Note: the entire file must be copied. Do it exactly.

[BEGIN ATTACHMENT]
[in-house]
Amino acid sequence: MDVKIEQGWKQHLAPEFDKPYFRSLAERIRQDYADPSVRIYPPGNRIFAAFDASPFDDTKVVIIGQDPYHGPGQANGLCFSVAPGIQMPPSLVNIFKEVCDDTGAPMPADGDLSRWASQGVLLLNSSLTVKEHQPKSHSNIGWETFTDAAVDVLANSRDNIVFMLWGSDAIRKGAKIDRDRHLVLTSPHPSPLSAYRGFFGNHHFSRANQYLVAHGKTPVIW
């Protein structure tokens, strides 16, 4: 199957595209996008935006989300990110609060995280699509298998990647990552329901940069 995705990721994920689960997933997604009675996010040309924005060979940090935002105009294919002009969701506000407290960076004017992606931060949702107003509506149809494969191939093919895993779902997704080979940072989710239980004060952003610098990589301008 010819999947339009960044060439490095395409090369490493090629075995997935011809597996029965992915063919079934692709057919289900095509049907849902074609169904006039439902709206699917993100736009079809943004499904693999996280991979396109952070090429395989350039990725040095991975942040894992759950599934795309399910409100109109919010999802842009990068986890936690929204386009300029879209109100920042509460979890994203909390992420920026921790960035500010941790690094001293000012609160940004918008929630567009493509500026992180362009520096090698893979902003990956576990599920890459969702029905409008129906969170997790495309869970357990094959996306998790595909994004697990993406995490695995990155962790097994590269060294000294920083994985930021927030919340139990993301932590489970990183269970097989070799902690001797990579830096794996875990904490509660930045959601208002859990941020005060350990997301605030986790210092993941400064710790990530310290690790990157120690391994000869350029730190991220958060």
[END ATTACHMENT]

[in-house]
Amino acid sequence: MDVKIEQGWKQHLAPEFDKPYFRSLAERIRQDYADPSVRIYPPGNRIFAAFDASPFDDTKVVIIGQDPYHGPGQANGLCFSVAPGIQMPPSLVNIFKEVCDDTGAPMPADGDLSRWASQGVLLLNSSLTVKEHQPKSHSNIGWETFTDAAVDVLANSRDNIVFMLWGSDAIRKGAKIDRDRHLVLTSPHPSPLSAYRGFFGNHHFSRANQYLVAHGKTPVIW
């Protein structure tokens, strides 16, 4: 199957595209996008935006989300990110609060995280699509298998990647990552329901940069 995705990721994920689960997933997604009675996010040309924005060979940090935002105009294919002009969701506000407290960076004017992606931060949702107003509506149809494969191939093919895993779902997704080979940072989710239980004060952003610098990589301008 010819999947339009960044060439490095395409090369490493090629075995997935011809597996029965992915063919079934692709057919289900095509049907849902074609169904006039439902709206699917993100736009079809943004499904693999996280991979396109952070090429395989350039990725040095991975942040894992759950599934795309399910409100109109919010999802842009990068986890936690929204386009300029879209109100920042509460979890994203909390992420920026921790960035500010941790690094001293000012609160940004918008929630567009493509500026992180362009520096090698893979902003990956576990599920890459969702029905409008129906969170997790495309869970357990094959996306998790595909994004697990993406995490695995990155962790097994590269060294000294920083994985930021927030919340139990993301932590489970990183269970097989070799902690001797990579830096794996875990904490509660930045959601208002859990941020005060350990997301605030986790210092993941400064710790990530310290690790990157120690391994000869350029730190991220958060």